Along the coastal path, away from Irsha Street and towards the sea, is an empty weatherboard house with a weather vane.
Airy and bright - the view from inside must be breathtaking whether sheltering from the sun or a buffeting storm. Just perfect for an easel, a telescope, a comfy chair and a pile of books.
The ceiling is caving in and the weatherboards have rotted in places exposing its shell. Yet, when you peer over the hedge, the lawn has been perfectly mown.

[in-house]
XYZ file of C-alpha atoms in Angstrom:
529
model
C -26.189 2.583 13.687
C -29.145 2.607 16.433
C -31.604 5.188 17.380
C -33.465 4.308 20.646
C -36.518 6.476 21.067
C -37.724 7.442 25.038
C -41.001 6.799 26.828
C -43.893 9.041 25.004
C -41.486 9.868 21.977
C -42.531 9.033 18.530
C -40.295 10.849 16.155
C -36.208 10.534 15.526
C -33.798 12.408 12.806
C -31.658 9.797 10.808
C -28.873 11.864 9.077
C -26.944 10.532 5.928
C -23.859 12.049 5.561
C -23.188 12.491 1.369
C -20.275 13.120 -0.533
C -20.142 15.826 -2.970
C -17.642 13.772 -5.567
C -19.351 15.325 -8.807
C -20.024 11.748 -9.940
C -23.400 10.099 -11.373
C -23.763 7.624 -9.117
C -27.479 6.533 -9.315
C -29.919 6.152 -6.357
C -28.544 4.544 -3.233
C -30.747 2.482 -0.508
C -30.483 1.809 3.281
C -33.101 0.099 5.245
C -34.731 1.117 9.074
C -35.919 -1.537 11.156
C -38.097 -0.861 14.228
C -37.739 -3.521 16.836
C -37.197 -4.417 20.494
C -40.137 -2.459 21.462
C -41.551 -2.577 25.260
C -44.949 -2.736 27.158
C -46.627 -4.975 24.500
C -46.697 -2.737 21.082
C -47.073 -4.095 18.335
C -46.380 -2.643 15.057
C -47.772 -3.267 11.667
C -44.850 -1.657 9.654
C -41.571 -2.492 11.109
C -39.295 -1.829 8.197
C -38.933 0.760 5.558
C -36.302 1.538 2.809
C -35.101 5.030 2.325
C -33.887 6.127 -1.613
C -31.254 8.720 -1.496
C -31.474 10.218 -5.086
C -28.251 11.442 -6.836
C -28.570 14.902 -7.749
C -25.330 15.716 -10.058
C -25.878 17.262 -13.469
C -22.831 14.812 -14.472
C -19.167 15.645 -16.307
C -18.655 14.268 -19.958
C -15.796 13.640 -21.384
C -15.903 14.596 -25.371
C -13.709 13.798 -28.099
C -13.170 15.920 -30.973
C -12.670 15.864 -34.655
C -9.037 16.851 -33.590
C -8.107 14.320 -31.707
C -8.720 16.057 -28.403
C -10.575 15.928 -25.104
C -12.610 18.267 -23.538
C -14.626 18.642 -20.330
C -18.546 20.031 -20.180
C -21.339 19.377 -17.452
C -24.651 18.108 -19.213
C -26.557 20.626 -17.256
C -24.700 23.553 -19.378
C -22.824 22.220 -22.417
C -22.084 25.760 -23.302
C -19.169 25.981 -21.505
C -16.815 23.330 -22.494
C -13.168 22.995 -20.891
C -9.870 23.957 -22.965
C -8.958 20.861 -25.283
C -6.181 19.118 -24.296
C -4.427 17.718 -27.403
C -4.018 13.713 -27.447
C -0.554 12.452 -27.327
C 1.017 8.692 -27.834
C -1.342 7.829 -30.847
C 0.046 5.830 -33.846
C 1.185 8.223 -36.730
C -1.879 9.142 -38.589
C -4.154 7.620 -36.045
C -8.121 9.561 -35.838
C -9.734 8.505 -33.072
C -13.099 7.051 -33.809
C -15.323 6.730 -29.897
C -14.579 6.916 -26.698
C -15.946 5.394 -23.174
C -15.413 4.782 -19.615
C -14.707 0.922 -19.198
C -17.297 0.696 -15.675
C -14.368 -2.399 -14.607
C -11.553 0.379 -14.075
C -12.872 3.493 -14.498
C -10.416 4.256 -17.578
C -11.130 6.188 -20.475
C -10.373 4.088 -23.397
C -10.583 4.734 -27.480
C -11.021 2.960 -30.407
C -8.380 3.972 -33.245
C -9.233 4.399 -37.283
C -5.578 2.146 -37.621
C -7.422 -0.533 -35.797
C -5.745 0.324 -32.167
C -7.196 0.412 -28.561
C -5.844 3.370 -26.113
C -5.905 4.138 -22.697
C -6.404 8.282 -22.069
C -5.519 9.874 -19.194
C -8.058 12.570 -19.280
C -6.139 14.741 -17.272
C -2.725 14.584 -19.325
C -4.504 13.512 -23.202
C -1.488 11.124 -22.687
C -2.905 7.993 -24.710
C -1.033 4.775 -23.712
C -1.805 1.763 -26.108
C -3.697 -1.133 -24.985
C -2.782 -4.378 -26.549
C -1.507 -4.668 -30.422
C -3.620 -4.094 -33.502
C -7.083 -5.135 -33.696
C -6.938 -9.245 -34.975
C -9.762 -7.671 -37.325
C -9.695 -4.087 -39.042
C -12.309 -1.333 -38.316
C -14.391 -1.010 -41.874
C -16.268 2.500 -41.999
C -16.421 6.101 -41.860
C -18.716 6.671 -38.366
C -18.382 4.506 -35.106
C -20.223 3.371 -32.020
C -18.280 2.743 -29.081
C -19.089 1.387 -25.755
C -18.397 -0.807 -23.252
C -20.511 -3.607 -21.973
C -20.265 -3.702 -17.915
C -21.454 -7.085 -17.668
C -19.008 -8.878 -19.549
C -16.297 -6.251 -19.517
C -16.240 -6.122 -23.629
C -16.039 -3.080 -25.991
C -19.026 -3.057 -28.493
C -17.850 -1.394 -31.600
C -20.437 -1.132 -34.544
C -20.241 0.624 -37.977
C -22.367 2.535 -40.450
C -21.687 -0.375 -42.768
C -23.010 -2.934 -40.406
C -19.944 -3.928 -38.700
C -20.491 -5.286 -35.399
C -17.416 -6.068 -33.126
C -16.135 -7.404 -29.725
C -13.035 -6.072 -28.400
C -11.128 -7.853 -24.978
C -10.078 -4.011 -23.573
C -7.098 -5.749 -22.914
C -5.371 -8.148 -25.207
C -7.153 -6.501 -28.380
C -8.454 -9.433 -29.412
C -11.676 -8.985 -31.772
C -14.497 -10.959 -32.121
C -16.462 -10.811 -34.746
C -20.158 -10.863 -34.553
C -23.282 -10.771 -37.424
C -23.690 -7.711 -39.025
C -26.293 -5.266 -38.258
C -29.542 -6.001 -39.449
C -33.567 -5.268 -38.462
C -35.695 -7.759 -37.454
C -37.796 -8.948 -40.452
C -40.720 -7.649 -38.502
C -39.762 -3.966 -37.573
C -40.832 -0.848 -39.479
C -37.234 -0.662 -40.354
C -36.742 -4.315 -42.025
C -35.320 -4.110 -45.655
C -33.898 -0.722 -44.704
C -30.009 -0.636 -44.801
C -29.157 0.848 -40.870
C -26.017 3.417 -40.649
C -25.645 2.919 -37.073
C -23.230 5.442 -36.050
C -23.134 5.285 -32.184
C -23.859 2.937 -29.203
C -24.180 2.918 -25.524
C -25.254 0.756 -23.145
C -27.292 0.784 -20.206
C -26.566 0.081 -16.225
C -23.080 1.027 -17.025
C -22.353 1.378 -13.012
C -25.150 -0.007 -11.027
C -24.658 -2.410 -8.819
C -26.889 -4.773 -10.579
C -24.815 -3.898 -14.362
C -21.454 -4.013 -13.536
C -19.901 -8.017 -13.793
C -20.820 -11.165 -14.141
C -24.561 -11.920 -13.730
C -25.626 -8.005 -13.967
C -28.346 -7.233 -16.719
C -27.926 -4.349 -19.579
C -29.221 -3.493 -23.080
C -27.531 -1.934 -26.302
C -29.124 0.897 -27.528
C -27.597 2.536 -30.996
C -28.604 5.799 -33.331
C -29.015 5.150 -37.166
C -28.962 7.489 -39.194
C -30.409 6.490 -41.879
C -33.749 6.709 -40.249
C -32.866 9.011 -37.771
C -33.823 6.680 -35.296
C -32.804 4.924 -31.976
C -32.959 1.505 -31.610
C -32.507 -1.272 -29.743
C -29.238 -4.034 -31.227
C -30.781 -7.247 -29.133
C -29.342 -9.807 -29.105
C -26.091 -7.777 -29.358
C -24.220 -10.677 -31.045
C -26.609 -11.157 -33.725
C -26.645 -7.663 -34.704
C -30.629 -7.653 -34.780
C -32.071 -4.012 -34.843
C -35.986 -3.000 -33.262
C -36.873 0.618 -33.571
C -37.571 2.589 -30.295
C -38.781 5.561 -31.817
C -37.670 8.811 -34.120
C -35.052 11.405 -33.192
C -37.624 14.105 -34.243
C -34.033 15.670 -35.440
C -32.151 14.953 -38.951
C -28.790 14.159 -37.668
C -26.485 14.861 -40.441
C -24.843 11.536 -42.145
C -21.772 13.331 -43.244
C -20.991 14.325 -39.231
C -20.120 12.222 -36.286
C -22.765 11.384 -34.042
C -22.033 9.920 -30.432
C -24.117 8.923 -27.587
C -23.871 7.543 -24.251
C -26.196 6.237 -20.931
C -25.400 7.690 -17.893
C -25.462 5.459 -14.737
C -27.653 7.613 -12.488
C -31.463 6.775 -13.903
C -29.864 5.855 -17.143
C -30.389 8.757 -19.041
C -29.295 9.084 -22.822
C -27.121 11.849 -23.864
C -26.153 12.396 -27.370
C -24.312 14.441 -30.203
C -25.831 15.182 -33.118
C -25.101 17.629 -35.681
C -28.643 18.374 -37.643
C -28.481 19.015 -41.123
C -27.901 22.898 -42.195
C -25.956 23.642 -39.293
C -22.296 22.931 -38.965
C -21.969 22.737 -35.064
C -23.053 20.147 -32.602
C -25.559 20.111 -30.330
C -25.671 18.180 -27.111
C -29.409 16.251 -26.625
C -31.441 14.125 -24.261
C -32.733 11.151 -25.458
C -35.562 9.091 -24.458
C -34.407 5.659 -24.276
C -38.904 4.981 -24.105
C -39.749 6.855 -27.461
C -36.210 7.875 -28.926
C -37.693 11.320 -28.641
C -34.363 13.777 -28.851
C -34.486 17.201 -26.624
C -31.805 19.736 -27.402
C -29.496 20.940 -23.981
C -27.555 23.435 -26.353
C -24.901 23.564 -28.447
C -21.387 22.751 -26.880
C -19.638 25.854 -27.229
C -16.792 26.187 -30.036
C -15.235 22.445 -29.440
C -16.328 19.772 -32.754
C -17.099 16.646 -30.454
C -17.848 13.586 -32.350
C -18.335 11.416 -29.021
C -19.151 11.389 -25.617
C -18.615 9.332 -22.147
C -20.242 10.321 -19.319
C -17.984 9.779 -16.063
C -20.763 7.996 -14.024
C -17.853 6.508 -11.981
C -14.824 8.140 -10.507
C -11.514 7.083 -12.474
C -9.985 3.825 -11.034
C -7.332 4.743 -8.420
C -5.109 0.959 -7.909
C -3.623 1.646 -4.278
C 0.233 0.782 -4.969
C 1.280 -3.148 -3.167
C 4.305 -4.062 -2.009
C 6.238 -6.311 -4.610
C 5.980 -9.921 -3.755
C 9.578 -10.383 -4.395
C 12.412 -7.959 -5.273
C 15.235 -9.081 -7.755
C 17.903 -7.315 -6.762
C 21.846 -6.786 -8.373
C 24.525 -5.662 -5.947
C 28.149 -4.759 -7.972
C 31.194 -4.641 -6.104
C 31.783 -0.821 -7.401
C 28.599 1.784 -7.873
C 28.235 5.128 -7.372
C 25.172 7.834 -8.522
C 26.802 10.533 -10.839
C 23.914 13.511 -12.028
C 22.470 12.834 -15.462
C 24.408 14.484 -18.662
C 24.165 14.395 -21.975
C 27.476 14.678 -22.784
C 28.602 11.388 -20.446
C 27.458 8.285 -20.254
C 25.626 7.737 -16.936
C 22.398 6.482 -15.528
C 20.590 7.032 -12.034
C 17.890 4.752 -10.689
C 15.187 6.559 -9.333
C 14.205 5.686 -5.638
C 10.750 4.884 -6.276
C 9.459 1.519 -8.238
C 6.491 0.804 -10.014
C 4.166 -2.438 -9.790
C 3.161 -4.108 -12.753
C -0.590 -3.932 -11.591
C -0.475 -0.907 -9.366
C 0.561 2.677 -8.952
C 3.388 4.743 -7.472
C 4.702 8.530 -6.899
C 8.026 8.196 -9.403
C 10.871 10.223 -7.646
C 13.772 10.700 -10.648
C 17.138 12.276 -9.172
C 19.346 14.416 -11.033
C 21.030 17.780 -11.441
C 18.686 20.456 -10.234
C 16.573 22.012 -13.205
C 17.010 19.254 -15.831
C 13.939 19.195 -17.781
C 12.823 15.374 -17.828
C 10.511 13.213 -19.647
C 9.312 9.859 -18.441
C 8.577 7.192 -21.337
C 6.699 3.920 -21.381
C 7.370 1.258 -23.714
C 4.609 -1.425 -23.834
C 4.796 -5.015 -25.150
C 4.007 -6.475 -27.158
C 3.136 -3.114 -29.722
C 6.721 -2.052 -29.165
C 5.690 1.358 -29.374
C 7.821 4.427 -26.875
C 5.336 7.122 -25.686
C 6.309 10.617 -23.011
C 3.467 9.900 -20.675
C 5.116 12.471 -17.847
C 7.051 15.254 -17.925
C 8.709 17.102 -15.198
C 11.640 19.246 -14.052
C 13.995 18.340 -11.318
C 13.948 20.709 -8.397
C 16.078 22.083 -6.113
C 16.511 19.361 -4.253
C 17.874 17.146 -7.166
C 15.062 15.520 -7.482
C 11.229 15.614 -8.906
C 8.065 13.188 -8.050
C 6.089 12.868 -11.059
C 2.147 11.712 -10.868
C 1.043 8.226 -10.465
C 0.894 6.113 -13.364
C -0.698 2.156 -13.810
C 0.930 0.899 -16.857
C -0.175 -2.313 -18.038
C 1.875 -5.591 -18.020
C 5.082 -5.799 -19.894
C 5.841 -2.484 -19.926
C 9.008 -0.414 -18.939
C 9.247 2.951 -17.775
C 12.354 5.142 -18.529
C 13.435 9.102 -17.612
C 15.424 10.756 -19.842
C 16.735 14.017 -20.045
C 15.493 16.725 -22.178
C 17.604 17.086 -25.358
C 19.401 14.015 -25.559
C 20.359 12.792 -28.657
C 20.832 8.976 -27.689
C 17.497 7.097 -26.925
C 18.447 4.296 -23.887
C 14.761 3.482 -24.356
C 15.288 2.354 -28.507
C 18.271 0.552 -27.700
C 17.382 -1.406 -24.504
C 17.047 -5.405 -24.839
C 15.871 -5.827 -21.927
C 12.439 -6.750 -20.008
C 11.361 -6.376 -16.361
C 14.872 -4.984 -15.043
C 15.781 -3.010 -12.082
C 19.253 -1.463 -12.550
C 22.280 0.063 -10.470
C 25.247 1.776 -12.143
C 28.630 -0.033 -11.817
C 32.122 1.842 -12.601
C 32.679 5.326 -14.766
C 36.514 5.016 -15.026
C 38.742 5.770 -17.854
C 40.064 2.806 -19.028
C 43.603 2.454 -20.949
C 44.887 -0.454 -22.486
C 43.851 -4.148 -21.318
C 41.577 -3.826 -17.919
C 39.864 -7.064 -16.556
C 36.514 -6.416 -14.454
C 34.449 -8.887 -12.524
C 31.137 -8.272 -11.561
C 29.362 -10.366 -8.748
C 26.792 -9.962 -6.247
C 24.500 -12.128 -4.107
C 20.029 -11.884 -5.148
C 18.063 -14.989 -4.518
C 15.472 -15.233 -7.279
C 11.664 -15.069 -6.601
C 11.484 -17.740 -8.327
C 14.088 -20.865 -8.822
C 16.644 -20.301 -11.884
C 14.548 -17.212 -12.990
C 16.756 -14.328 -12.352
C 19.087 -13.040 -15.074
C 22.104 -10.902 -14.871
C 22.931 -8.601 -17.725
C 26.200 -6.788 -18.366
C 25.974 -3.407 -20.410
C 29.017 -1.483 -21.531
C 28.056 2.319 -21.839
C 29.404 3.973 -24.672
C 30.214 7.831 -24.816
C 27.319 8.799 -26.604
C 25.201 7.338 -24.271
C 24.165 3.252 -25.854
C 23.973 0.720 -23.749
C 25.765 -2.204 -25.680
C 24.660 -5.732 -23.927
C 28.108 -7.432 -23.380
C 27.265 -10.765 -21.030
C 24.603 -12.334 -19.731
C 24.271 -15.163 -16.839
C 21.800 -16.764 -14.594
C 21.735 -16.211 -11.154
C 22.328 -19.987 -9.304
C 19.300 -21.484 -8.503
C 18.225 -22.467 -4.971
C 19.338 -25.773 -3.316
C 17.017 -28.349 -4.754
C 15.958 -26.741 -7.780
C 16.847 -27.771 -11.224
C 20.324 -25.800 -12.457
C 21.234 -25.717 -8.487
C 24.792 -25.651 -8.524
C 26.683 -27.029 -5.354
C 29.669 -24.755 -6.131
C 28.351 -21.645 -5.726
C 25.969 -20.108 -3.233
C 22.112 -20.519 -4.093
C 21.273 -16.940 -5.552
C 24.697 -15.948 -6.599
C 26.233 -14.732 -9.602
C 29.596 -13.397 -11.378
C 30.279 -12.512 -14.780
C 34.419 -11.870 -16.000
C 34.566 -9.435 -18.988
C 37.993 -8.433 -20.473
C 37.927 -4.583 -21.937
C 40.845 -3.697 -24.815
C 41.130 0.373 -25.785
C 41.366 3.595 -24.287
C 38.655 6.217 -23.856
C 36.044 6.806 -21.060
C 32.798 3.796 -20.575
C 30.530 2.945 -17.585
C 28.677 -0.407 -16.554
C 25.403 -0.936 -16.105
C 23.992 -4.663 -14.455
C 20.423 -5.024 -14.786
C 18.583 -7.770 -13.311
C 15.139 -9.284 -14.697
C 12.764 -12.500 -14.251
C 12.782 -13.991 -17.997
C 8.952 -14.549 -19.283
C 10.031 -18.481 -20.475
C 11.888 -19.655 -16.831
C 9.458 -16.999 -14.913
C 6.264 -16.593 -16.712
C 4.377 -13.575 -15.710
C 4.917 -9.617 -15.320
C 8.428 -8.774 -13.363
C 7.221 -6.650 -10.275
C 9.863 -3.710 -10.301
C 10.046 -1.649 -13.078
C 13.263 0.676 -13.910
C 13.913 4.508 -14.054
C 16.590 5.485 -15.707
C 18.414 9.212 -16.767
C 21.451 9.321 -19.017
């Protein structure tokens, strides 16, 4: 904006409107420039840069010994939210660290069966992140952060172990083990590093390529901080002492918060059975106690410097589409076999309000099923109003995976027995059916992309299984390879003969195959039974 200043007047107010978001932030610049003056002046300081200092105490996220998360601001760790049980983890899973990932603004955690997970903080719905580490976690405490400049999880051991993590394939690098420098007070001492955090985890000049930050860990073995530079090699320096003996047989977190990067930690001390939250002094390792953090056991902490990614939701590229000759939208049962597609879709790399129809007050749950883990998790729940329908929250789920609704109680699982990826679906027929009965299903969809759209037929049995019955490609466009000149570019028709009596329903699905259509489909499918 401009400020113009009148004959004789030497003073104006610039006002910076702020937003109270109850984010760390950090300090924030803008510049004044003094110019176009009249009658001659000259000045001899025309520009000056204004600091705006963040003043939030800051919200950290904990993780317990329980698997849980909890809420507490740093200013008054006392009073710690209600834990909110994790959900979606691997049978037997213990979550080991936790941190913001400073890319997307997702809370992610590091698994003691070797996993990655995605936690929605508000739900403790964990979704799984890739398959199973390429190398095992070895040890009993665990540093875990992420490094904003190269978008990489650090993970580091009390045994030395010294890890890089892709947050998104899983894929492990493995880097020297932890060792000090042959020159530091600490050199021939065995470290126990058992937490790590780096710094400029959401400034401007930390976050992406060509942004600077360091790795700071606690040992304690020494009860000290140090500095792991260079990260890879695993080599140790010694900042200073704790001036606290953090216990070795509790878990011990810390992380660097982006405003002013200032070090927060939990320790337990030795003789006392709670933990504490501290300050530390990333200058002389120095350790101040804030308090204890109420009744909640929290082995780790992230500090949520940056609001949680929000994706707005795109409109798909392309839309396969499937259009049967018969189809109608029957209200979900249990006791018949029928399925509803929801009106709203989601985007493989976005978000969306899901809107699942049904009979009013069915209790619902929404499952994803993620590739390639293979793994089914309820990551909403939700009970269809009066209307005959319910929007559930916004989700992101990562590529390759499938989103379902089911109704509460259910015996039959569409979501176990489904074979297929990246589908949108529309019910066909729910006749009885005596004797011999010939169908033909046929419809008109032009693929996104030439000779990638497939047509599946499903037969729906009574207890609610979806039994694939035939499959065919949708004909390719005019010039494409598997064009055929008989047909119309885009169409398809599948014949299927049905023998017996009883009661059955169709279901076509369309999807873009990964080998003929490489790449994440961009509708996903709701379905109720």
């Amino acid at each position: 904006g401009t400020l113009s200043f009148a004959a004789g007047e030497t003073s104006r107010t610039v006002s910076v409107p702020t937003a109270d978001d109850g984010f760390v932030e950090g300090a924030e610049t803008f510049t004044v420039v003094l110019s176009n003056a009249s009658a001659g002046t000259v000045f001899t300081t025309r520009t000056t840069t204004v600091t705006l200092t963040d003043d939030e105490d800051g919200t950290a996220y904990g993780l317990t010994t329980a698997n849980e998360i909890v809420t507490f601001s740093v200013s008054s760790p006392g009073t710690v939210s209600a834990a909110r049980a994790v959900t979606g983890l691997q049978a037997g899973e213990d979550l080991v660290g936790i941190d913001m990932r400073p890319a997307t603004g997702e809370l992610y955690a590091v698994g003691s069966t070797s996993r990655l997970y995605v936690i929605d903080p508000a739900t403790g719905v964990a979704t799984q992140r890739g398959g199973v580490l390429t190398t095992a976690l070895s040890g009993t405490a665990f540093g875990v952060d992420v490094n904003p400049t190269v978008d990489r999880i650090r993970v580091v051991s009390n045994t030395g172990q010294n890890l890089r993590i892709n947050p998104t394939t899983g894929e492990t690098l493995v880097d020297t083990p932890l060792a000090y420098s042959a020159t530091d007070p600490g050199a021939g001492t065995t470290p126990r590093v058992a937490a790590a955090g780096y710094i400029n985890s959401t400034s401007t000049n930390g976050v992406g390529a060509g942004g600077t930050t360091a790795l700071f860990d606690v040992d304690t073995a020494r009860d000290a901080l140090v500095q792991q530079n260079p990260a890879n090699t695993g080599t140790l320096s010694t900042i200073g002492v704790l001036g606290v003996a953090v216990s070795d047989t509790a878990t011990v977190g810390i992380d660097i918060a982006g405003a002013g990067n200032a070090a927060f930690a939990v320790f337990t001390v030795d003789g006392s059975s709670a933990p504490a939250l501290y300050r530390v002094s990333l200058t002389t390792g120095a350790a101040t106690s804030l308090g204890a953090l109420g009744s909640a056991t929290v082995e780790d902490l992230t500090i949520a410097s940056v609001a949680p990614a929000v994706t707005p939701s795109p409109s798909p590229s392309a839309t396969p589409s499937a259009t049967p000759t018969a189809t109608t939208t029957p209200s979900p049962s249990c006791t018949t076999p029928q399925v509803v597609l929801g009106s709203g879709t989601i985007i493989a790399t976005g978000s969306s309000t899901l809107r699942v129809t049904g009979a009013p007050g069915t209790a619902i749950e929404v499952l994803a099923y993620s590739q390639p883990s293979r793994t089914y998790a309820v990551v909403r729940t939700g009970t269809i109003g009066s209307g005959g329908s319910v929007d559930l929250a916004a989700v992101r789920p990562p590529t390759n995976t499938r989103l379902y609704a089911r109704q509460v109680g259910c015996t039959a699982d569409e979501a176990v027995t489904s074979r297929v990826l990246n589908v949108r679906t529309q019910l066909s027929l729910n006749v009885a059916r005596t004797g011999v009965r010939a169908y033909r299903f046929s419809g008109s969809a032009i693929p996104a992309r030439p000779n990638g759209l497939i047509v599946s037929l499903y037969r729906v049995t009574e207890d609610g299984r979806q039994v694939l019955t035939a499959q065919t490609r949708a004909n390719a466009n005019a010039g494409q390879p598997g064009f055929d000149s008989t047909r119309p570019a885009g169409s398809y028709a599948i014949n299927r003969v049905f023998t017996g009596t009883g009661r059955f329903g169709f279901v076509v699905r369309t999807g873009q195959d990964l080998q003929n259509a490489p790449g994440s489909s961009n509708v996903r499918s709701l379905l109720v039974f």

If those weatherboards could talk, I hope they would speak of family holidays, afternoon tea, games and gaiety. Of chiffon and straw hats, fishing nets and buckets, Famous Five and jam sandwiches.
Wouldn't it be wonderful to restore it to its former glory? To add to its history with our own family stories. I love how holidays allow us to dream and imagine a life seldom afforded - an apartment in Paris, a farmhouse in Provence or a dilapidated summer house on the Taw Torridge estuary.